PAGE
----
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China's former foreign minister Qin Gang resigns from legislature after long absence from public view

China's former foreign minister Qin Gang, who has been missing from public view since June last year, has resigned as a member of the national legislature ahead of a key political set piece event, according to an official statement.

The statement, issued after a meeting of the Standing Committee of the National People's Congress, said Qin has not been not dismissed or expelled from the NPC.

His resignation as a deputy has been accepted by the Tianjin People's Congress, it added.

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The announcement coincides with the removal of Li Shangfu from the Communist Party's Central Military Commission, the key military command body, according to the defence ministry's website.

Li had previously been dismissed as defence minister and as a state councillor in October without any official explanation.

The announcements help tie up some loose ends ahead of next week's "two sessions", when the National People's Congress and Chinese People's Political Consultative Conference, the country's top political advisory body, meet in Beijing.

The leadership may want to use the gathering to focus on efforts to get the country's economy back on track.

Qin was last seen in public when he met senior diplomats from Russia, Vietnam and Sri Lanka on June 25 last year.

He was ousted as foreign minister a month later, making his the shortest spell in the position. His disappearance had prompted intense speculation about his whereabouts after he missed a number of regional meetings and visits to China by senior foreign figures.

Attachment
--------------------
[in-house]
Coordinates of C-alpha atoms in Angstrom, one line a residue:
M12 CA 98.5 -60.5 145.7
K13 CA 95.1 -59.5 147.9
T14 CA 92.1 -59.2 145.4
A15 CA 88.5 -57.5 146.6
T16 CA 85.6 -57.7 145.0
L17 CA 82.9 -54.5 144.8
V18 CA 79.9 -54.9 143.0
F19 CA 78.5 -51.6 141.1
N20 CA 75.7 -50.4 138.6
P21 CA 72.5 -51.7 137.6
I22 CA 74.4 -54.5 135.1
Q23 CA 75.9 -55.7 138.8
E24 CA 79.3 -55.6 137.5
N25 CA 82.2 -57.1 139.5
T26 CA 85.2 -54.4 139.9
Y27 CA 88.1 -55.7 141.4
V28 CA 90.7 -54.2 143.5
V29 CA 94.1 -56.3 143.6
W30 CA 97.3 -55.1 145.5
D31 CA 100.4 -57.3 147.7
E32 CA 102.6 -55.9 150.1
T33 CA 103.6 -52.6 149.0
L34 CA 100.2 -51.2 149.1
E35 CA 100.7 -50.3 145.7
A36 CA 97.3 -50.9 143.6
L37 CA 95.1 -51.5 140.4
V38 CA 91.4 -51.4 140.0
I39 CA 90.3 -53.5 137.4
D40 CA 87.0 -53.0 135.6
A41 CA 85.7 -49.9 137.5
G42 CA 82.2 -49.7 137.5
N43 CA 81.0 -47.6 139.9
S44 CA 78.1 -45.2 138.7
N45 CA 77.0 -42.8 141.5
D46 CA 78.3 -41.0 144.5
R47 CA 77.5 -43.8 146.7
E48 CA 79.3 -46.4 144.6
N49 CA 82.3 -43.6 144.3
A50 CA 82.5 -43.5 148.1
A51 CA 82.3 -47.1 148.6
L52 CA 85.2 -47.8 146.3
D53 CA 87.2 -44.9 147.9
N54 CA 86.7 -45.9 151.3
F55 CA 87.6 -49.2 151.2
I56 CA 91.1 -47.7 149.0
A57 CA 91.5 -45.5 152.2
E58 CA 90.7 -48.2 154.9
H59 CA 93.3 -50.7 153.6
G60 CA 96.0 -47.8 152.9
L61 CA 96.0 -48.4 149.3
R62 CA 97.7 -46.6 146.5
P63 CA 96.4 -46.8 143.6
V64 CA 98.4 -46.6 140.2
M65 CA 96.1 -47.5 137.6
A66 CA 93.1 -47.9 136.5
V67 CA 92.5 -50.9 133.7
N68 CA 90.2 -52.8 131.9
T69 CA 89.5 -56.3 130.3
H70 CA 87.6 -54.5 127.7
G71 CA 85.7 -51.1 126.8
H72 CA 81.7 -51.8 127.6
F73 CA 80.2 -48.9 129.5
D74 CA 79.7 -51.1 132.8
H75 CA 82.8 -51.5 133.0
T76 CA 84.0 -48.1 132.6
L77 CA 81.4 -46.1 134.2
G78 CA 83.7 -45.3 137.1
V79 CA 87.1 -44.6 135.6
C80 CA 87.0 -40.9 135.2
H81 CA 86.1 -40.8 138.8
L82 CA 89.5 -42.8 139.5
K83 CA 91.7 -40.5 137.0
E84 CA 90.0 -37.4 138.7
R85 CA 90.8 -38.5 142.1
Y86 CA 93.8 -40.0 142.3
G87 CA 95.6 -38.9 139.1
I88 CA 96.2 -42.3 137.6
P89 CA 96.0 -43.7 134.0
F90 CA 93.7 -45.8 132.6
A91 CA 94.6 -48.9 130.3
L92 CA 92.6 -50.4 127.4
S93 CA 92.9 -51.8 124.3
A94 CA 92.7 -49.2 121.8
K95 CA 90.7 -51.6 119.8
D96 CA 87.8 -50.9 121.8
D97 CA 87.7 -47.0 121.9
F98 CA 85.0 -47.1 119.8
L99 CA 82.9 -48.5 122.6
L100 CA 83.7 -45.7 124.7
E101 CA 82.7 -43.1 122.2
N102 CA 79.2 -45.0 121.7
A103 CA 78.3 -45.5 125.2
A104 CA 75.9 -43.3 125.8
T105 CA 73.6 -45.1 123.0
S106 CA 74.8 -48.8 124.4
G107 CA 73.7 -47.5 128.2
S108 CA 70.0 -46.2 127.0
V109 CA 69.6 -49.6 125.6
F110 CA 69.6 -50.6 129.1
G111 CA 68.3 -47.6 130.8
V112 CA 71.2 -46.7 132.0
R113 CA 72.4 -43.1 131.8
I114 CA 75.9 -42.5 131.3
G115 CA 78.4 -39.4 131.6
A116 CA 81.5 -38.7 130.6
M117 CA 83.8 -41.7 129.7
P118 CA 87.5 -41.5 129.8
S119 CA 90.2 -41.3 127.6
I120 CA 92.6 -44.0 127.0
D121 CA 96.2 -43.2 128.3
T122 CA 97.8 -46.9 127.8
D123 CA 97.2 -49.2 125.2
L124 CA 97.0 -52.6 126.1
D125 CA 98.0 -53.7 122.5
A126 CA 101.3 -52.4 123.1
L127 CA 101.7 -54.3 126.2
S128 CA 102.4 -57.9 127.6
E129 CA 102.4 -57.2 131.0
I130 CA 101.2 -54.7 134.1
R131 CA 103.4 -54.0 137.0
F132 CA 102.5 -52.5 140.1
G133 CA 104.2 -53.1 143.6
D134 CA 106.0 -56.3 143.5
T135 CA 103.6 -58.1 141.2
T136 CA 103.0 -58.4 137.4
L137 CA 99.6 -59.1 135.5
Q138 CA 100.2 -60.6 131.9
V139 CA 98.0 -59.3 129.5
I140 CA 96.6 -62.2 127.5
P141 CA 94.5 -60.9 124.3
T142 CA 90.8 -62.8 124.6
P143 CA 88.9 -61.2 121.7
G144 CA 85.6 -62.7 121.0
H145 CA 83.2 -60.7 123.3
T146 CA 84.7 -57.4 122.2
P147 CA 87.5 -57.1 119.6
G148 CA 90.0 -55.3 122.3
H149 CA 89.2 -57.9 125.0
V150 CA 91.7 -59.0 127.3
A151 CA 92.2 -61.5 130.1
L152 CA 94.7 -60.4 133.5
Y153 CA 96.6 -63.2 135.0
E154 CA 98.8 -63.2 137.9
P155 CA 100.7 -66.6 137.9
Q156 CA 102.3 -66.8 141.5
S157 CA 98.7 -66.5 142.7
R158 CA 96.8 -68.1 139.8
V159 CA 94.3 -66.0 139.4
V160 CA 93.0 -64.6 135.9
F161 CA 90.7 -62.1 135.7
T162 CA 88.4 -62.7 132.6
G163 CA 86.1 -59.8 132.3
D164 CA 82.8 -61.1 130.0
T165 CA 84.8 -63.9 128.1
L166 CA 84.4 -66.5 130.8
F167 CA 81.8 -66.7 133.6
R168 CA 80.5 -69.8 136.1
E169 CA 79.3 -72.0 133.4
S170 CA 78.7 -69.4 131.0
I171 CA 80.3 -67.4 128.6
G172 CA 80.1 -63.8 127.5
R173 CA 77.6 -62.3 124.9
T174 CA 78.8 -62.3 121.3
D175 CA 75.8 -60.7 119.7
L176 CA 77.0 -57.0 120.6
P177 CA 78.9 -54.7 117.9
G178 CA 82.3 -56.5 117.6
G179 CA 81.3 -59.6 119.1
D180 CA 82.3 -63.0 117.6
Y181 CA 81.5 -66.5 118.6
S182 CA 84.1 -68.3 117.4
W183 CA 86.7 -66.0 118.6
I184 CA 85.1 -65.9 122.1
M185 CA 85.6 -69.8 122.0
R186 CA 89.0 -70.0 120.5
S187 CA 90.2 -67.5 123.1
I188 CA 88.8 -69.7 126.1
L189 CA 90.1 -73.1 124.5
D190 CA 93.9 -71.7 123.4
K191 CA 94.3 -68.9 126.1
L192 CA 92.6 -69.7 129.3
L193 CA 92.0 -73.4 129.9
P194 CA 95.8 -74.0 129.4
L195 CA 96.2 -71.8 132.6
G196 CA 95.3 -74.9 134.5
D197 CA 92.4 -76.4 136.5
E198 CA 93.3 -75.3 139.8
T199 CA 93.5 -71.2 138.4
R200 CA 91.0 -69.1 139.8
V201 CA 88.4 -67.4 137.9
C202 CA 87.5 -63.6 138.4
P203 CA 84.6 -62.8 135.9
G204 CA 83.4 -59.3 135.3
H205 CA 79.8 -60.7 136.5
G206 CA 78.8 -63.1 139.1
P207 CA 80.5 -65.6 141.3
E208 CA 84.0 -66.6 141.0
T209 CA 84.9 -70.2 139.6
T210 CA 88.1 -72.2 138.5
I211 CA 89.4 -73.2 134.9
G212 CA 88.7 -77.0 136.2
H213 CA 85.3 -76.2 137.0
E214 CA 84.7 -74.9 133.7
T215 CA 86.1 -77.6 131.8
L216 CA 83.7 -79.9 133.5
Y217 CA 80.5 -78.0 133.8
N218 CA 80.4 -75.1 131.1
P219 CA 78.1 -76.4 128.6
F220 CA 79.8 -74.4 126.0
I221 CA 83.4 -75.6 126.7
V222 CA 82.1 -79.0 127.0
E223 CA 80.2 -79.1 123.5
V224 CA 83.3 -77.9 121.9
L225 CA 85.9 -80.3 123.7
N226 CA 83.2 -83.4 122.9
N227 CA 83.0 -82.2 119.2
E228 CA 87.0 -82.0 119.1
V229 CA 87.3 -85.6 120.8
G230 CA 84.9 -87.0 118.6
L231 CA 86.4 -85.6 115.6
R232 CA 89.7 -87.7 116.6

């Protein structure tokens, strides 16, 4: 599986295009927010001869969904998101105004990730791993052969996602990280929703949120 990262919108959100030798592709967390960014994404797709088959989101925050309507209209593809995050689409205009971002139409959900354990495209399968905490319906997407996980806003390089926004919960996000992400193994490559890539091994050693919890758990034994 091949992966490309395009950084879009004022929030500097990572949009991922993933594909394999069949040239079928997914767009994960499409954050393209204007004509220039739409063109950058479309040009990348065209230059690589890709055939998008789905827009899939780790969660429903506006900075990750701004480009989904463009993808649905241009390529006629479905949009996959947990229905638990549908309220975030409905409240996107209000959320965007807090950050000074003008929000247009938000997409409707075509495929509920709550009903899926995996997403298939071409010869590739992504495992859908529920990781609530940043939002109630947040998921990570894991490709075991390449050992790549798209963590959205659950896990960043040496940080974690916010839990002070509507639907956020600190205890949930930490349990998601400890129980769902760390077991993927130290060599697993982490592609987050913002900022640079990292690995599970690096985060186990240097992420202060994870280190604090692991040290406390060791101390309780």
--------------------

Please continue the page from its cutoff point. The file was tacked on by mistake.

No official reason has been given for Qin's dismissal and he was also stripped of his post as a state councillor in October.

At present he is still a member of the 205-strong Communist Party Central Committee.

Qin's predecessor Wang Yi, who had been appointed as the party's foreign policy chief, resumed his former duties after the dismissal was confirmed.

The website of China's defence ministry still listed Li as a member of the Communist Party's Central Military Commission late last week, but it was not there on Tuesday.

The Central Military Commission is a parallel system for the party and the state, with the same membership. Li had already been removed from the state CMC in October.

Li is still a member of the party's Central Committee and retains his seat in the legislature.

Last year also saw a number of senior generals being removed from their commands, prompting speculation that President Xi Jinping's anti-corruption drive is deepening in the military.

Those affected include the leadership of the People's Liberation Army Rocket Force who were responsible for the country's nuclear arsenal.

Nine of those commanders were also stripped of their seats in the legislature in December.

The NPC this month said the nine were suspected of "violations of discipline and the law", usually a euphemism for corruption.

Questions have also been raised about the fate of Li's predecessor Wei Fenghe, after he did not appear on a list of senior officials who received Lunar New Year greetings from the leadership - a common courtesy. Wei has not been seen in public since then.

New Defence Minister Dong Jun, a former head of the navy, has not yet been given the rank of state councillor or a seat on the CMC, something all previous defence ministers have received.

The Standing Committee also announced that a lieutenant general, Li Zhizhong had been dismissed from the legislature.

Li's command roles included serving as deputy commander of the Central Theatre Command, head of the equipment department of the PLA ground force and chief of staff of the Southern Theatre Command's ground force.

Additional reporting Amber Wang

This article originally appeared in the South China Morning Post (SCMP), the most authoritative voice reporting on China and Asia for more than a century. For more SCMP stories, please explore the SCMP app or visit the SCMP's Facebook and Twitter pages. Copyright © 2024 South China Morning Post Publishers Ltd. All rights reserved.

Copyright (c) 2024. South China Morning Post Publishers Ltd. All rights reserved.